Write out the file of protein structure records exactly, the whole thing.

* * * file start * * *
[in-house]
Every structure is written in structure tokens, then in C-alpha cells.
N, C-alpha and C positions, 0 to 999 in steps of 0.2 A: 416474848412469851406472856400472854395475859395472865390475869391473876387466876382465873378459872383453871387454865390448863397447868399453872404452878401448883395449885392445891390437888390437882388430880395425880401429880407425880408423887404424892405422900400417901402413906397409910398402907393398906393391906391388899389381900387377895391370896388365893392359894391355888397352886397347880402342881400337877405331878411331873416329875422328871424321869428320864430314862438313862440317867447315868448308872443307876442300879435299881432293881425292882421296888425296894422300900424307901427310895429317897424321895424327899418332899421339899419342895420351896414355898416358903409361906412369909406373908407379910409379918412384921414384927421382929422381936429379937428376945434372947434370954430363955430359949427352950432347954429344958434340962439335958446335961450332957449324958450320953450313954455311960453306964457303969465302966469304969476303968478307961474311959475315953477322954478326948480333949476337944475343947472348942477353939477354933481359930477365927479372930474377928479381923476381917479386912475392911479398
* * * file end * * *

[in-house]
Every structure is written in structure tokens, then in C-alpha cells.
N, C-alpha and C positions, 0 to 999 in steps of 0.2 A: 416474848412469851406472856400472854395475859395472865390475869391473876387466876382465873378459872383453871387454865390448863397447868399453872404452878401448883395449885392445891390437888390437882388430880395425880401429880407425880408423887404424892405422900400417901402413906397409910398402907393398906393391906391388899389381900387377895391370896388365893392359894391355888397352886397347880402342881400337877405331878411331873416329875422328871424321869428320864430314862438313862440317867447315868448308872443307876442300879435299881432293881425292882421296888425296894422300900424307901427310895429317897424321895424327899418332899421339899419342895420351896414355898416358903409361906412369909406373908407379910409379918412384921414384927421382929422381936429379937428376945434372947434370954430363955430359949427352950432347954429344958434340962439335958446335961450332957449324958450320953450313954455311960453306964457303969465302966469304969476303968478307961474311959475315953477322954478326948480333949476337944475343947472348942477353939477354933481359930477365927479372930474377928479381923476381917479386912475392911479398